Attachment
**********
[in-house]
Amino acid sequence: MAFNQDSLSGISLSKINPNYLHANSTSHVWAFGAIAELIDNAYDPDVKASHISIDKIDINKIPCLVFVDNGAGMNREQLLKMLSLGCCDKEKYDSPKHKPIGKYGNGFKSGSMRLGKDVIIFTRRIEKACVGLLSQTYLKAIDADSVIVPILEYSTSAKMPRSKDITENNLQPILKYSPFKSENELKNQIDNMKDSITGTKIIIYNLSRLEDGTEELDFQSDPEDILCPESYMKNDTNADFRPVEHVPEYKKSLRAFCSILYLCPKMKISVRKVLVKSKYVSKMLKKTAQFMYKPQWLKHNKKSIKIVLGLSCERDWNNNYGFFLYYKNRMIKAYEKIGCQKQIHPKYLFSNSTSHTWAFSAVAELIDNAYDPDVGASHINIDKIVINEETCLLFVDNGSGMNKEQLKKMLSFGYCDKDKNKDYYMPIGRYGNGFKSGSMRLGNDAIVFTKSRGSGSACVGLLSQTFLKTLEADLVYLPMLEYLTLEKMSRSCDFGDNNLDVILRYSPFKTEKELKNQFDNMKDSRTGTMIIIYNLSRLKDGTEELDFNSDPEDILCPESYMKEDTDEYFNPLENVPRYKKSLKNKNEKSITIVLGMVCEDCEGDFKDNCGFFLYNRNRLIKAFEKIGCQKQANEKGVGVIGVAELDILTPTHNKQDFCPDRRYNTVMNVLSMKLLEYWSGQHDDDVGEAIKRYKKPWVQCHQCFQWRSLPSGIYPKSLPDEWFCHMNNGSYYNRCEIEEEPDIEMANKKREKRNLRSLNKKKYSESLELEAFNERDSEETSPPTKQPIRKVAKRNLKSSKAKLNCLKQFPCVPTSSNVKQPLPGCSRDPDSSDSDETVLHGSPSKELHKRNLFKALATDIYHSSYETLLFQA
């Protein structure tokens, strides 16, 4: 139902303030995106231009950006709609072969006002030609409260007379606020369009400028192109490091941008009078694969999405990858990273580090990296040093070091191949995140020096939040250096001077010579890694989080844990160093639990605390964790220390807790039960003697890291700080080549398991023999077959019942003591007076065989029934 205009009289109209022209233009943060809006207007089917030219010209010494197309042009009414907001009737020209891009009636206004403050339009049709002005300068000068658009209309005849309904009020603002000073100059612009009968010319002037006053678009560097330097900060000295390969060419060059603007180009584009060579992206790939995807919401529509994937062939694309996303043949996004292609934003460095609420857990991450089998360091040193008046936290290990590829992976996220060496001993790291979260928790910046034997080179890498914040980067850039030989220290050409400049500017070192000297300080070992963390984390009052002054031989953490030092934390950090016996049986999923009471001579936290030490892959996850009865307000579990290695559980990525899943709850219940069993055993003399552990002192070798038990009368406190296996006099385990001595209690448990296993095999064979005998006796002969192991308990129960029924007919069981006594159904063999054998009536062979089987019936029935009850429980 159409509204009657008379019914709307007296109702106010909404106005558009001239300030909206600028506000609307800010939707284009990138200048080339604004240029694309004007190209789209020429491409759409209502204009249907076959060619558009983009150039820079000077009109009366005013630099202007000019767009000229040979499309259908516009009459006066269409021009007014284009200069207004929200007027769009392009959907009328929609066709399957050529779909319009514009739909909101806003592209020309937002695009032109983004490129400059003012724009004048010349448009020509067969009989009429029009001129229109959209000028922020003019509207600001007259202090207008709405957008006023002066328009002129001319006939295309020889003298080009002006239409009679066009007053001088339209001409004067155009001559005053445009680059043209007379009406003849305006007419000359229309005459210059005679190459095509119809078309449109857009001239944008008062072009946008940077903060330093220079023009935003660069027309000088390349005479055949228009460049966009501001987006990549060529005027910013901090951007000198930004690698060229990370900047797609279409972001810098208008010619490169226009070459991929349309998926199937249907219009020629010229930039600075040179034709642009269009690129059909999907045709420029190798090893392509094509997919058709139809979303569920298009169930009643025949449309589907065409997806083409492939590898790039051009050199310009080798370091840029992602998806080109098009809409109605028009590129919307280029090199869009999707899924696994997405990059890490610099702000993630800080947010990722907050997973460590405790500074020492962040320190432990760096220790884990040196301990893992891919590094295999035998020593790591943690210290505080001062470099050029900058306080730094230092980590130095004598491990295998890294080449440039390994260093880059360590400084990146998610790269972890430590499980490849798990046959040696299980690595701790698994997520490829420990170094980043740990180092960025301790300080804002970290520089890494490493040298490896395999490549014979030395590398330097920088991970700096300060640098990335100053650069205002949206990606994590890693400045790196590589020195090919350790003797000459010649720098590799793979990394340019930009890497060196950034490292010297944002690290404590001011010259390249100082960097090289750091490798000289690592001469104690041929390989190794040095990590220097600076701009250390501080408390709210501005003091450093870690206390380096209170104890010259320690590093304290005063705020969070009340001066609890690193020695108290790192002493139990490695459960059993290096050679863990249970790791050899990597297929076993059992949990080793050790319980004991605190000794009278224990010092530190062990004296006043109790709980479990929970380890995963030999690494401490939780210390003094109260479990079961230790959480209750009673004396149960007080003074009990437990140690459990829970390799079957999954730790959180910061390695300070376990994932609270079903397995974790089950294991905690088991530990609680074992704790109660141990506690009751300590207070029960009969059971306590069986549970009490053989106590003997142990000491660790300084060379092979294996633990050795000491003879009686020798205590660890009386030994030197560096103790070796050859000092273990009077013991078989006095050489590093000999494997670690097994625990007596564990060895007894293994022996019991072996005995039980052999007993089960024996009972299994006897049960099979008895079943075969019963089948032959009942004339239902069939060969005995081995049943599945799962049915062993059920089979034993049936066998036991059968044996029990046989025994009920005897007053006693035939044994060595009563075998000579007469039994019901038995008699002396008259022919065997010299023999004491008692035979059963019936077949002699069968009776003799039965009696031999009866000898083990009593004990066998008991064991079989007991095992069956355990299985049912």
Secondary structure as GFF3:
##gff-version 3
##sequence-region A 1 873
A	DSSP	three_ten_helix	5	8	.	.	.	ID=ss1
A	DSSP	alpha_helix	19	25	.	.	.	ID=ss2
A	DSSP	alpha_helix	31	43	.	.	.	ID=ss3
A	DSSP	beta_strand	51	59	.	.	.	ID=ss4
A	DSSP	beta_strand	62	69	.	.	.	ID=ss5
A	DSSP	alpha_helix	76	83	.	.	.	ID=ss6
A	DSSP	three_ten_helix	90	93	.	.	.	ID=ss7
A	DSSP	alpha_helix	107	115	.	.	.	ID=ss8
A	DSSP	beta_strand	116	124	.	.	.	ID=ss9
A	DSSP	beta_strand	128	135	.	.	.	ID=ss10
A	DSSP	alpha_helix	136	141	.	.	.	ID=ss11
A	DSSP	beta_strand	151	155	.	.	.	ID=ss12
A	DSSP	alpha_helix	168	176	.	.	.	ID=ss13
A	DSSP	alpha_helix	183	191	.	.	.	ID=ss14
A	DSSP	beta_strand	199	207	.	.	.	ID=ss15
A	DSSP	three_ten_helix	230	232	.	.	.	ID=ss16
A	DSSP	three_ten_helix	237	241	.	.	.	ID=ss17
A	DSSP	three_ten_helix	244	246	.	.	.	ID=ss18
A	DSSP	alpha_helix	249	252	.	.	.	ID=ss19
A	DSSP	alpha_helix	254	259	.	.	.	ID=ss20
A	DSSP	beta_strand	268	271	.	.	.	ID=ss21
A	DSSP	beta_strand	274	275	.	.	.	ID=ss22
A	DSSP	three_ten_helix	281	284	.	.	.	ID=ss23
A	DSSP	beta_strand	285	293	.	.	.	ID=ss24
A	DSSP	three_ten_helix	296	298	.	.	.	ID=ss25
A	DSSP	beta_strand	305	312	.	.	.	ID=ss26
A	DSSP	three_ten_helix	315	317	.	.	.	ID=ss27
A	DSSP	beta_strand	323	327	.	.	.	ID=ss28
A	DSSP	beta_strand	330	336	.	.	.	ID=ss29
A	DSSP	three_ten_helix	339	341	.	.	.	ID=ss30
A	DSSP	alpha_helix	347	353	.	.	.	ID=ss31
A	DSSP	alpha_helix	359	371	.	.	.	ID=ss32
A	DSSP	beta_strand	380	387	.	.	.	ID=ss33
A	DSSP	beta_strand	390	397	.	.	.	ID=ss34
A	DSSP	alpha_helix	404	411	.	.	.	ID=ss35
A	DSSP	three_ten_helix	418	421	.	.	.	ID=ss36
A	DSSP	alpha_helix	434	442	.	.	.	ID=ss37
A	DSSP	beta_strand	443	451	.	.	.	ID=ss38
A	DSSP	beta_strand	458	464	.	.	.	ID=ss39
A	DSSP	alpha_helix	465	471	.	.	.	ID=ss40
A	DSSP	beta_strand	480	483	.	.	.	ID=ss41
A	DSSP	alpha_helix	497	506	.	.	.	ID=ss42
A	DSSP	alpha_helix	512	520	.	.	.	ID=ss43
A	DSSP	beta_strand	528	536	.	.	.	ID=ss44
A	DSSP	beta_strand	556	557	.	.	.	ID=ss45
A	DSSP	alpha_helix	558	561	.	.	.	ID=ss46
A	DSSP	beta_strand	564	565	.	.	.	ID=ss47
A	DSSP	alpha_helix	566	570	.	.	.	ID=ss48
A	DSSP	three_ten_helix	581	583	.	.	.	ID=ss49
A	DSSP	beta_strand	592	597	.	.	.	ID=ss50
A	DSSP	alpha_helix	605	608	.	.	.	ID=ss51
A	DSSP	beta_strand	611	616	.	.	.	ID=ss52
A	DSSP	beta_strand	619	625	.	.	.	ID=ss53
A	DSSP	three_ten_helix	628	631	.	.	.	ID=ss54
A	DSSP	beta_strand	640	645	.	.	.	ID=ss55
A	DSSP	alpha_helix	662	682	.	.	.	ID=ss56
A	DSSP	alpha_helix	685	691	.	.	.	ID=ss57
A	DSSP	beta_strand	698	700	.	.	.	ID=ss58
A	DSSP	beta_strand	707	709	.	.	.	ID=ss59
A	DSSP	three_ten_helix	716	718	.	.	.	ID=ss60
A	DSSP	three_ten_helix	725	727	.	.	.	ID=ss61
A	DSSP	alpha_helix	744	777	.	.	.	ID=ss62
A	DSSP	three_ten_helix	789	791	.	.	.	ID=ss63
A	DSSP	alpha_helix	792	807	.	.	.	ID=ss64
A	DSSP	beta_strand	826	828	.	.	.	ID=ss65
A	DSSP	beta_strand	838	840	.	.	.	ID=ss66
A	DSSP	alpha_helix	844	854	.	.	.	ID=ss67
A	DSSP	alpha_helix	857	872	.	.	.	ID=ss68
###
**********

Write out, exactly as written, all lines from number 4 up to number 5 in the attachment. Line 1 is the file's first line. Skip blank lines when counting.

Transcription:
Secondary structure as GFF3:
##gff-version 3